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Do climate credentials matter to institutional investors? Do ethics win deals? Yes

Published on
September 8, 2021

The climate crisis has reached a tipping point. You can no longer ignore your carbon impact. Institutional investors know this, understand their influence - and want action.

It’s already impacting their decisions

97% of institutional investors now assess environmental impact when making investment decisions [1].


The United Nations’ Principles for Responsible Investing - the world’s authority of leading asset managers - now has approaching $100 trillion in signatories, all required to assess climate impact as part of their investment decisions. 

Larry Fink, Blackrock CEO:

“Companies that address sustainability risks will attract investment more effectively, including higher-quality, more patient capital.[2] 

Institutional Investors must disclose their environmental impact

60% of institutional investors disclose their environmental impact in their financial reports, and 79% consider environmental reporting of investees to be as, or more important than their financial reporting.

It is already mandatory to report the climate footprint of portfolio companies in countries, including France, and the US Climate Risk Disclosure Act 2018 is set to enforce similar on US institutional investors.

And it impacts your AUM.

Ethical funds grow AUM faster[4]: funds that are designated as climate friendly by Morningstar, received 4.4% additional AUM in the 12 months post designation[5], whilst signatories of the UN PRI increase AUM at an average of 4.3% per quarter for the 6 quarters post-signing[6]

This is just the beginning. And money is already moving.


Ethics win deals.


An ethical reputation is the most important factor in whether a founder or management team decides to accept an offer from an investor[7]. This is ahead of value-add or your funds’ track records. In fact, entrepreneurs do not just negatively-screen out unethical investors, but actively partner with ethical over neutral ones.

An ethical reputation is three times as likely to win a deal than value-added services.

Data shows the stronger the company - measured by greater choice in offers from investors - the more likely an ethical reputation wins the deal. 

It works both ways. You also want to back CEOs that have the environment on their radar: a McKinsey analysis of over 2000 empirical studies on the impacts of ESG on Equity Returns, showed 61% of studies showed ESG gave a positive return, with just 8% a negative[8]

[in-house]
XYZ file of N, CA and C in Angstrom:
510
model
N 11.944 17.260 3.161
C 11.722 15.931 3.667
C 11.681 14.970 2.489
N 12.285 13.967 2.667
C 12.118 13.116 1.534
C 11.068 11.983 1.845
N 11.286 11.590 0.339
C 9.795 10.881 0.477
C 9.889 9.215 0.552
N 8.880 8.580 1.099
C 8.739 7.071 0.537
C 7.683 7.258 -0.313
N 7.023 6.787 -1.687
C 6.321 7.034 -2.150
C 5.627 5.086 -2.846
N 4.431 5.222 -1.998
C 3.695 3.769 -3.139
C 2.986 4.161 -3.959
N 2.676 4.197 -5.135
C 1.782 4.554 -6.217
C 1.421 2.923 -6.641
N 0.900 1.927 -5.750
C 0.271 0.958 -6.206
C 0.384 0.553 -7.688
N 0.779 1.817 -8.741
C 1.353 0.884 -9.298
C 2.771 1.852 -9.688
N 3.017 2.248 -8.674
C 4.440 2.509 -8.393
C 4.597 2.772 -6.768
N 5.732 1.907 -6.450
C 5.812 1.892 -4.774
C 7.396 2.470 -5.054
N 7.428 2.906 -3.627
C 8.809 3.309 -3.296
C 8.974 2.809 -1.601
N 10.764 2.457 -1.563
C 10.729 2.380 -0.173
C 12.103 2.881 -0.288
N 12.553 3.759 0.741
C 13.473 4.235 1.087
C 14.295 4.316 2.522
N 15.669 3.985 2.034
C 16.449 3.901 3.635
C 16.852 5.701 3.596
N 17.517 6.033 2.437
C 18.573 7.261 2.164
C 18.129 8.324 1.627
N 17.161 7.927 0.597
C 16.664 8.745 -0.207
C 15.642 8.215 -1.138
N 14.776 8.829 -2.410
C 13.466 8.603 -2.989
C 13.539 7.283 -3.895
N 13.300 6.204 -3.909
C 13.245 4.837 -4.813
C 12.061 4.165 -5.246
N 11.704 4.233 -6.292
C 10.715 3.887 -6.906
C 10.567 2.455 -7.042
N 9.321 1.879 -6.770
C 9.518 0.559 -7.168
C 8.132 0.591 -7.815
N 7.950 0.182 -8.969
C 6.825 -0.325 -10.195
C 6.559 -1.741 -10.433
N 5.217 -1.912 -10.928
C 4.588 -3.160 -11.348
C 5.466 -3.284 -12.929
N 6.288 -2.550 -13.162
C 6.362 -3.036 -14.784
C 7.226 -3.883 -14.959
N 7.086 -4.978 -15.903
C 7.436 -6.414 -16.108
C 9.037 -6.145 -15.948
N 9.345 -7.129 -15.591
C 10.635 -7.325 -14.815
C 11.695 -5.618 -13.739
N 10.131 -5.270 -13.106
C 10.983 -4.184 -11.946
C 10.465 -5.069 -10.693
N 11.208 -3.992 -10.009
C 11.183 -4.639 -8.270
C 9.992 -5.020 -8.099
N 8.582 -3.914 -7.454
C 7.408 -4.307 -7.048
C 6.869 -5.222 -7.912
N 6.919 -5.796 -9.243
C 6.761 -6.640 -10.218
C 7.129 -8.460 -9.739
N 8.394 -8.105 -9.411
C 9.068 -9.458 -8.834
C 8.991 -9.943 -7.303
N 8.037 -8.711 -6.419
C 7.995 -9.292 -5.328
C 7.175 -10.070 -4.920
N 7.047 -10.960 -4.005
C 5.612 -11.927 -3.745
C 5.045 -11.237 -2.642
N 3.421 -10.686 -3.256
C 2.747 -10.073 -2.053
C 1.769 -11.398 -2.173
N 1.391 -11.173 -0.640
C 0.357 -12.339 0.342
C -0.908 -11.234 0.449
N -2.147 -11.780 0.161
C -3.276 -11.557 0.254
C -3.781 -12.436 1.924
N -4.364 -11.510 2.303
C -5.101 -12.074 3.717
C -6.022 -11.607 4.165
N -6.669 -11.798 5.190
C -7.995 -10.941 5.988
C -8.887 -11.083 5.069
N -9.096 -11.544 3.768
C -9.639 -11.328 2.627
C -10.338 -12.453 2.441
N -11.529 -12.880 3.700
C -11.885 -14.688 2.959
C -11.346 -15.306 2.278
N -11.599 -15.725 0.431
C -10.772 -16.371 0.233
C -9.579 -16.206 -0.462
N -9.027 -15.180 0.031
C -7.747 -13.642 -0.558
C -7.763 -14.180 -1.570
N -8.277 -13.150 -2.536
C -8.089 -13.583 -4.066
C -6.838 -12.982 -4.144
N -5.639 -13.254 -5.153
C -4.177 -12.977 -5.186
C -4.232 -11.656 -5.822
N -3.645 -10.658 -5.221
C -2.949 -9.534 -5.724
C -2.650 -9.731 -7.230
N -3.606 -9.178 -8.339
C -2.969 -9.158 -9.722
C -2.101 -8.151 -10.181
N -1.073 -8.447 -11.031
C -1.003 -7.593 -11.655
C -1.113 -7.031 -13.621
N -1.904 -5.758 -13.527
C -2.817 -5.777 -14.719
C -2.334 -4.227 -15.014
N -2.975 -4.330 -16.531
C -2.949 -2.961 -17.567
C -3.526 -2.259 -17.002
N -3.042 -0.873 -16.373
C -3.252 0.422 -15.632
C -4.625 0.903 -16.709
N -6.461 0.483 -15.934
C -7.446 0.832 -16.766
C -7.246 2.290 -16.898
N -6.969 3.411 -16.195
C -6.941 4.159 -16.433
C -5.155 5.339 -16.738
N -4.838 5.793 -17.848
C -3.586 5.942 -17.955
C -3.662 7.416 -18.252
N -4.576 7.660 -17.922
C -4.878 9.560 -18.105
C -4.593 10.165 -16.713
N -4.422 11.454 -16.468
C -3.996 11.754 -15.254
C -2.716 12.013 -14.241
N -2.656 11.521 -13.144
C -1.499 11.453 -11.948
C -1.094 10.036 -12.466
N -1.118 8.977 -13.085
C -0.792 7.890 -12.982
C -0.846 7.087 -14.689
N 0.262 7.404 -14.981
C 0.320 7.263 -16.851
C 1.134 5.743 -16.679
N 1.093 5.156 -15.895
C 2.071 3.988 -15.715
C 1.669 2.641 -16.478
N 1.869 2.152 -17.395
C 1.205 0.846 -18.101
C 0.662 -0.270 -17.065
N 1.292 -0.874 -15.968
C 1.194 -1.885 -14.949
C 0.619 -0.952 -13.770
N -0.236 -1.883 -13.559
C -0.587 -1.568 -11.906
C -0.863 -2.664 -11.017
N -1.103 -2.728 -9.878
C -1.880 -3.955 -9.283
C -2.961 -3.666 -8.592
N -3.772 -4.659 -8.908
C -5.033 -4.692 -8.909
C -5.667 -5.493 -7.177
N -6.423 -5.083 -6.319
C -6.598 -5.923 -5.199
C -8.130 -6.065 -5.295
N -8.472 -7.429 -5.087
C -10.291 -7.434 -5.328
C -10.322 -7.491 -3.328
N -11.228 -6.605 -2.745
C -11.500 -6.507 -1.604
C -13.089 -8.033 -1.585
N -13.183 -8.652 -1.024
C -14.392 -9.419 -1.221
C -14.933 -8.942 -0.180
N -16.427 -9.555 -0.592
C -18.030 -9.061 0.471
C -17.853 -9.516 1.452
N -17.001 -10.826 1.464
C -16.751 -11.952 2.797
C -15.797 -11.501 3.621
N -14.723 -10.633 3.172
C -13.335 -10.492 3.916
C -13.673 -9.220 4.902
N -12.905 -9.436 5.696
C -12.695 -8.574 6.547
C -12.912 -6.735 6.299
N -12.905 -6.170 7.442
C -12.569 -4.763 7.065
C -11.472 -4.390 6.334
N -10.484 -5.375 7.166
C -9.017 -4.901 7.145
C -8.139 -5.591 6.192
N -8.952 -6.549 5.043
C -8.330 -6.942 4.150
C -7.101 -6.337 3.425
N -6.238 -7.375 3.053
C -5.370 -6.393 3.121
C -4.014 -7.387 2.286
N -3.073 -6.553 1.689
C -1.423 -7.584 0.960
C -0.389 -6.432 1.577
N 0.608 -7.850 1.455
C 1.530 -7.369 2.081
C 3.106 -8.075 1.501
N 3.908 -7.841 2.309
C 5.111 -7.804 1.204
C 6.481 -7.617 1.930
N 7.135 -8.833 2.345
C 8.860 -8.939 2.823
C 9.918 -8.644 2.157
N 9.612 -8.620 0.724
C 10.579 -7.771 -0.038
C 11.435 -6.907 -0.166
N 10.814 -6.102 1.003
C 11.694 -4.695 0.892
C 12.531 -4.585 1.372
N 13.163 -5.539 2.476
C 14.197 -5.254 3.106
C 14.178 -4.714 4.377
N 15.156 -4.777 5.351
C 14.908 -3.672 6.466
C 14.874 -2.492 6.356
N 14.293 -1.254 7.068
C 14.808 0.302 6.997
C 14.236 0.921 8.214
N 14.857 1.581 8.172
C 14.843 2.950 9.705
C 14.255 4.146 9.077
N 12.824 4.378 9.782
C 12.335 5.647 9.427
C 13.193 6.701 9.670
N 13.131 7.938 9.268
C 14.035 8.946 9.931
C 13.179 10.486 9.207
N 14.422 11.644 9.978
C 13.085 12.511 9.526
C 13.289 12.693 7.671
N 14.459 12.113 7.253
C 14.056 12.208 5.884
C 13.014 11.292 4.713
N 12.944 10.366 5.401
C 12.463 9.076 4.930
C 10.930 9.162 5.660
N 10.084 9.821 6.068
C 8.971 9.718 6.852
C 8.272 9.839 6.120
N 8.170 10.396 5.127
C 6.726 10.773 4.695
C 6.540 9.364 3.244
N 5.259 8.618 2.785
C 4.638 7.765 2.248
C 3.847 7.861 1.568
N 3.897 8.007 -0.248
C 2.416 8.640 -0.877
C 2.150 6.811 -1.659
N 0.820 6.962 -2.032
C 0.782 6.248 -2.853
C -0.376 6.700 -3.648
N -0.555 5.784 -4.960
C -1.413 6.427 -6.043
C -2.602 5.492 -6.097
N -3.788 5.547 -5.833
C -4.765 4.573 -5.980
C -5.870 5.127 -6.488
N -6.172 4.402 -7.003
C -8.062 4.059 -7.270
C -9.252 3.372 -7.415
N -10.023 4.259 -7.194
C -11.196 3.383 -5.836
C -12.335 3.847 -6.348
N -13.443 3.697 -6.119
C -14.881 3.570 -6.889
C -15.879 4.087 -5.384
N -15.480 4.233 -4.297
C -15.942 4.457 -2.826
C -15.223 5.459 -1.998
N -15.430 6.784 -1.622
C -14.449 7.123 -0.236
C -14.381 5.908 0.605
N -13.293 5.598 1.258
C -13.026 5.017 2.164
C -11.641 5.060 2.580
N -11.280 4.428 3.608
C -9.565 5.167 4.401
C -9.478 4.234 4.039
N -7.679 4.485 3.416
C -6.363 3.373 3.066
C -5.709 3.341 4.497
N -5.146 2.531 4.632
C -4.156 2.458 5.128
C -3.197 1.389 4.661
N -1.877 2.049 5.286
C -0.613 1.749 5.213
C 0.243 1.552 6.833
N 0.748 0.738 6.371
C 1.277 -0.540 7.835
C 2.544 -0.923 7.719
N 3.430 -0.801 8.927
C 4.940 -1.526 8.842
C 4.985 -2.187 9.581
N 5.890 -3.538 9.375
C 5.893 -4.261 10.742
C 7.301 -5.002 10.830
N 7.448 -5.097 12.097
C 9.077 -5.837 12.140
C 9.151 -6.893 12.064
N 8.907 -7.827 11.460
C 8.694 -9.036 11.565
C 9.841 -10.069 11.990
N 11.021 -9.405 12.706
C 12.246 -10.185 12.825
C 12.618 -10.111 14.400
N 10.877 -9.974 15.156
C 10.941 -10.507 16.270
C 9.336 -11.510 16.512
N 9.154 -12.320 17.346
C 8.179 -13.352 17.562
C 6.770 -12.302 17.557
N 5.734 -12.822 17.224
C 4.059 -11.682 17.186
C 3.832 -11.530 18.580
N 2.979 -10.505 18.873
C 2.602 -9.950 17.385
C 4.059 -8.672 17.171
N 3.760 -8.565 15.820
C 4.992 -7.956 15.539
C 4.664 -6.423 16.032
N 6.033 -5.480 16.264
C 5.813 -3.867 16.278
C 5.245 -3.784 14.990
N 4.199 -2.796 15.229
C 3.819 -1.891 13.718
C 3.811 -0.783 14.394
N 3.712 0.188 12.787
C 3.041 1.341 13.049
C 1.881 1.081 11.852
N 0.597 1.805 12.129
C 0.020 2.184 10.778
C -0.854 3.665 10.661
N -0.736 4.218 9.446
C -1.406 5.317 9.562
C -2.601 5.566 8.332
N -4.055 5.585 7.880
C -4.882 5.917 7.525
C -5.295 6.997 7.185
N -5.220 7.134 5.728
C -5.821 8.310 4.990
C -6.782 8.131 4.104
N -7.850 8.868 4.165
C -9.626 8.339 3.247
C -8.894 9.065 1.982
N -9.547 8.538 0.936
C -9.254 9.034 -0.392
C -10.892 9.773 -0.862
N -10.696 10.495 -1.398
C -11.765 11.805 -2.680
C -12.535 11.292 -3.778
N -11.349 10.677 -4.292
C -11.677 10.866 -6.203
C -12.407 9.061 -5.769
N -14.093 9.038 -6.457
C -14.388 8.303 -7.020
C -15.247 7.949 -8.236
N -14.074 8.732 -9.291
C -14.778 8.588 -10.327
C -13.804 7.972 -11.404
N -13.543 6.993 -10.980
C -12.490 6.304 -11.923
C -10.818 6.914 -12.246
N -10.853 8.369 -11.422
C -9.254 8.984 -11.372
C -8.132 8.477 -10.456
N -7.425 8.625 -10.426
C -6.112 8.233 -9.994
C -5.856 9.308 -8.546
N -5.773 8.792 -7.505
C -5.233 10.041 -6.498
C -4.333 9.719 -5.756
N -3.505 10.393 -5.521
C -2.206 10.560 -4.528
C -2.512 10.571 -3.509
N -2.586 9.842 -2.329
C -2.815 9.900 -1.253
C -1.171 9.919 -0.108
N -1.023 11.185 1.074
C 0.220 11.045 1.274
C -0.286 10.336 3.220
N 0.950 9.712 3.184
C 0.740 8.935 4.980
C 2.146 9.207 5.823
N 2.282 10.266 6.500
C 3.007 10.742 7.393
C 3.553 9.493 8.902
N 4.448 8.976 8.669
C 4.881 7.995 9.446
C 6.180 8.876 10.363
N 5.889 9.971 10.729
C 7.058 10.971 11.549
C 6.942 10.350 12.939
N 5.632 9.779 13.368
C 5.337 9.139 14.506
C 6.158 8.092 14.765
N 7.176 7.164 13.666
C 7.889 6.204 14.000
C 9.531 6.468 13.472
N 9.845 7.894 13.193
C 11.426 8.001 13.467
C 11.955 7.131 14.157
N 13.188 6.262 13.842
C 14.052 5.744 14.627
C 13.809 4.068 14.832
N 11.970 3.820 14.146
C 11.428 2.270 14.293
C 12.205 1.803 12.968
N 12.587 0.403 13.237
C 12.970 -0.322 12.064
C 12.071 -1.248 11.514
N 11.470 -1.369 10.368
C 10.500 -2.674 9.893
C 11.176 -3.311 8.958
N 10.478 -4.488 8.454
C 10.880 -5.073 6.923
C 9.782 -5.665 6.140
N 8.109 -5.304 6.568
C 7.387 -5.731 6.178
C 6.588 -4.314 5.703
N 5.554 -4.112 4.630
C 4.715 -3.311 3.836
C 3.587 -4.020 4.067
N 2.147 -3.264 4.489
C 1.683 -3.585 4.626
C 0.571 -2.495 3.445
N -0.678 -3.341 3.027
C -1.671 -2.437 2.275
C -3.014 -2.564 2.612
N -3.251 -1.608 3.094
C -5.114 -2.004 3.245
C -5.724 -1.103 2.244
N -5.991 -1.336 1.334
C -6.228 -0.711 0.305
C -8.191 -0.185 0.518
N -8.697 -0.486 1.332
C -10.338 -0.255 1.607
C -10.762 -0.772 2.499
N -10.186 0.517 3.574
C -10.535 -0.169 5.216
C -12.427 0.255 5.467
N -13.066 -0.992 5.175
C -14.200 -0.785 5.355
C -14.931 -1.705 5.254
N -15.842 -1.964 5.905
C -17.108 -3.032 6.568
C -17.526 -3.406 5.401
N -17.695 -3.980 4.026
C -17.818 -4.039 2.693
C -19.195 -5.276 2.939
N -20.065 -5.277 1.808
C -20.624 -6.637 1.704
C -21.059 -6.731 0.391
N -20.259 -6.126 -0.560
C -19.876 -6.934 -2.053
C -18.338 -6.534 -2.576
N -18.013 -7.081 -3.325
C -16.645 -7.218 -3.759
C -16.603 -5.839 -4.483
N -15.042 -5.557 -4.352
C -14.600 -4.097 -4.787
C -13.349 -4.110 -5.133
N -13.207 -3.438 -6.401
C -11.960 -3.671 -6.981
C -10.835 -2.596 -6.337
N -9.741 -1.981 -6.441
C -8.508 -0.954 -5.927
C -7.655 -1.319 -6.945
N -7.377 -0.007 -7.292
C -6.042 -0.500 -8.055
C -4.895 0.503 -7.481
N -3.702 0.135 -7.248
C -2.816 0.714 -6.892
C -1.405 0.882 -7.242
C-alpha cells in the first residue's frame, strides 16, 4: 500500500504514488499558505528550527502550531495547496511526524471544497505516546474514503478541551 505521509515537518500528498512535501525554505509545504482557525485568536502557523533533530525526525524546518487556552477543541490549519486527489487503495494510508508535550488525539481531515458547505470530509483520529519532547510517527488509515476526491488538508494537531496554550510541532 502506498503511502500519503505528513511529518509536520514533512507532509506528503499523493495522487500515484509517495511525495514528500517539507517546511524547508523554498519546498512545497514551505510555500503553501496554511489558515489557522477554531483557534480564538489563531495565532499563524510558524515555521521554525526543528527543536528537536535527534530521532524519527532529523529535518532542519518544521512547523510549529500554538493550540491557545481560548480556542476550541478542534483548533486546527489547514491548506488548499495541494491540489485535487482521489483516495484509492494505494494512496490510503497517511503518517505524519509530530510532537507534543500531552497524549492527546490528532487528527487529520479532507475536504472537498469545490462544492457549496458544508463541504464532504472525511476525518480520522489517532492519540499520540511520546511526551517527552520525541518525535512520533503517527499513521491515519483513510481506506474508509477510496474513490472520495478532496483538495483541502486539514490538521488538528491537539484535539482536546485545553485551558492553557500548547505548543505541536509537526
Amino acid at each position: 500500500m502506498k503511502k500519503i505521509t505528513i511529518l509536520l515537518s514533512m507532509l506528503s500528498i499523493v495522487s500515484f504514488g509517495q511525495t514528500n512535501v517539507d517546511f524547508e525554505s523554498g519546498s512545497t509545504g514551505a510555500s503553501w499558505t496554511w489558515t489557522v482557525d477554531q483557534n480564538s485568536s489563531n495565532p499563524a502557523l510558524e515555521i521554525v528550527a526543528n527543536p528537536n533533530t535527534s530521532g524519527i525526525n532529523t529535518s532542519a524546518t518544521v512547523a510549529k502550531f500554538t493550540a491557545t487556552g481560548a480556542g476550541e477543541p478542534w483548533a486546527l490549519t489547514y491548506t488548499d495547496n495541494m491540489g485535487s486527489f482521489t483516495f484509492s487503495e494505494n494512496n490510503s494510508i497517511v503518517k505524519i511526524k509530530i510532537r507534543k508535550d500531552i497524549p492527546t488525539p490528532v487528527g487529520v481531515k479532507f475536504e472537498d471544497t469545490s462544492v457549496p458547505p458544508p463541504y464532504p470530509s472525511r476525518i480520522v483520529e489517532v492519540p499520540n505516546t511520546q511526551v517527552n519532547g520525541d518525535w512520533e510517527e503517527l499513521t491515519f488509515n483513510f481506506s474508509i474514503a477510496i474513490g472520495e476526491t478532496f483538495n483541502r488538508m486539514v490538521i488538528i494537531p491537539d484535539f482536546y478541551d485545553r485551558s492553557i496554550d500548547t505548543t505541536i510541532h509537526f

The best CEOs know this - they are building the future and their customers’ demand it, after all.

Taking responsibility for your impact on the environment may be the ethical thing to do. But it definitely is the right thing to do, through the ROI delivered by winning deals and securing LPs.


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Consequence. helps you secure LPs and win deals, by assessing, offsetting and reporting your impact.

Sources for reference.

  1. Source EY, Global Climate Change and Sustainability Services study, 2018
  2. Source Fink, Larry, Letter to CEOs: A Fundamental Reshaping of Finance, 2020
  3. Source | Alternative Link Ilhan, Emirhan and Krueger, Philipp and Sautner, Zacharias and Starks, Laura T., Institutional Investors’ Views and Preferences on Climate Risk Disclosure (March 23, 2020). Swiss Finance Institute Research Paper No. 19-66; European Corporate Governance Institute – Finance Working Paper No. 661/2020.
  4. Source In, Soh Young and Park, Ki Young and Monk, Ashby H. B., Is 'Being Green' Rewarded in the Market?: An Empirical Investigation of Decarbonization and Stock Returns (April 16, 2019). Stanford Global Project Center Working Paper.
  5. Source | Alternative Link Ceccarelli, Marco and Ramelli, Stefano and Wagner, Alexander F., Low-carbon Mutual Funds (April 10, 2020). Swiss Finance Institute Research Paper No. 19-13; European Corporate Governance Institute – Finance Working Paper No. 659/2020.
  6. Source Kim, Soohun and Yoon, Aaron, Analyzing Active Managers' Commitment to ESG: Evidence from United Nations Principles for Responsible Investment (March 17, 2020).
  7. Source Drover, W., et al., Take the money or run? Investors' ethical reputation and entrepreneurs' willingness to partner, J. Bus. Venturing (2013)
  8. Gunnar Friede et Al., “ESG and financial performance: aggregated evidence from more than 2000 empirical studies”, Journal of Sustainable Finance & Investment, October 2015, Volume 5, Number 4, Deutsche Asset & Wealth Management Investment; McKinsey analysis

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